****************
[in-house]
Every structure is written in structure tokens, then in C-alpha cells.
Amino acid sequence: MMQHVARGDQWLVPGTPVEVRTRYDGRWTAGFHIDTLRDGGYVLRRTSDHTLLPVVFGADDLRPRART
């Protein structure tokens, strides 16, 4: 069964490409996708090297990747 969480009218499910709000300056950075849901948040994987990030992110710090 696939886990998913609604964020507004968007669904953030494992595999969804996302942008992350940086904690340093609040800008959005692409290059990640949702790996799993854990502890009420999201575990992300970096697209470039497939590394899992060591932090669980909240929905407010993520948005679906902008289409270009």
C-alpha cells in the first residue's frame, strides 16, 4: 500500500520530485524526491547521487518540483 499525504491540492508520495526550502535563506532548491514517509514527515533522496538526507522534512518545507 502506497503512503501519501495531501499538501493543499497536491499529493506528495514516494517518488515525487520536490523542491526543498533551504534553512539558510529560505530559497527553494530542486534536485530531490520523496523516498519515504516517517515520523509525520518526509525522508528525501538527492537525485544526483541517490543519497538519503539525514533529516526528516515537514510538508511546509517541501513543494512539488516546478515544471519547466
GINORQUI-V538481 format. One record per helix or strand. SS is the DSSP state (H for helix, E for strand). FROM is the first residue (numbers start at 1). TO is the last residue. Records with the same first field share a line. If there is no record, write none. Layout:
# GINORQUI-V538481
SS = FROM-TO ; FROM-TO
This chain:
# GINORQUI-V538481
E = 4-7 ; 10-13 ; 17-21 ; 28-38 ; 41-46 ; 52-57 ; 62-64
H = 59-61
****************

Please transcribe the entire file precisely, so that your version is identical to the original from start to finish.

[in-house]
Every structure is written in structure tokens, then in C-alpha cells.
Amino acid sequence: MMQHVARGDQWLVPGTPVEVRTRYDGRWTAGFHIDTLRDGGYVLRRTSDHTLLPVVFGADDLRPRART
């Protein structure tokens, strides 16, 4: 069964490409996708090297990747 969480009218499910709000300056950075849901948040994987990030992110710090 696939886990998913609604964020507004968007669904953030494992595999969804996302942008992350940086904690340093609040800008959005692409290059990640949702790996799993854990502890009420999201575990992300970096697209470039497939590394899992060591932090669980909240929905407010993520948005679906902008289409270009």
C-alpha cells in the first residue's frame, strides 16, 4: 500500500520530485524526491547521487518540483 499525504491540492508520495526550502535563506532548491514517509514527515533522496538526507522534512518545507 502506497503512503501519501495531501499538501493543499497536491499529493506528495514516494517518488515525487520536490523542491526543498533551504534553512539558510529560505530559497527553494530542486534536485530531490520523496523516498519515504516517517515520523509525520518526509525522508528525501538527492537525485544526483541517490543519497538519503539525514533529516526528516515537514510538508511546509517541501513543494512539488516546478515544471519547466
GINORQUI-V538481 format. One record per helix or strand. SS is the DSSP state (H for helix, E for strand). FROM is the first residue (numbers start at 1). TO is the last residue. Records with the same first field share a line. If there is no record, write none. Layout:
# GINORQUI-V538481
SS = FROM-TO ; FROM-TO
This chain:
# GINORQUI-V538481
E = 4-7 ; 10-13 ; 17-21 ; 28-38 ; 41-46 ; 52-57 ; 62-64
H = 59-61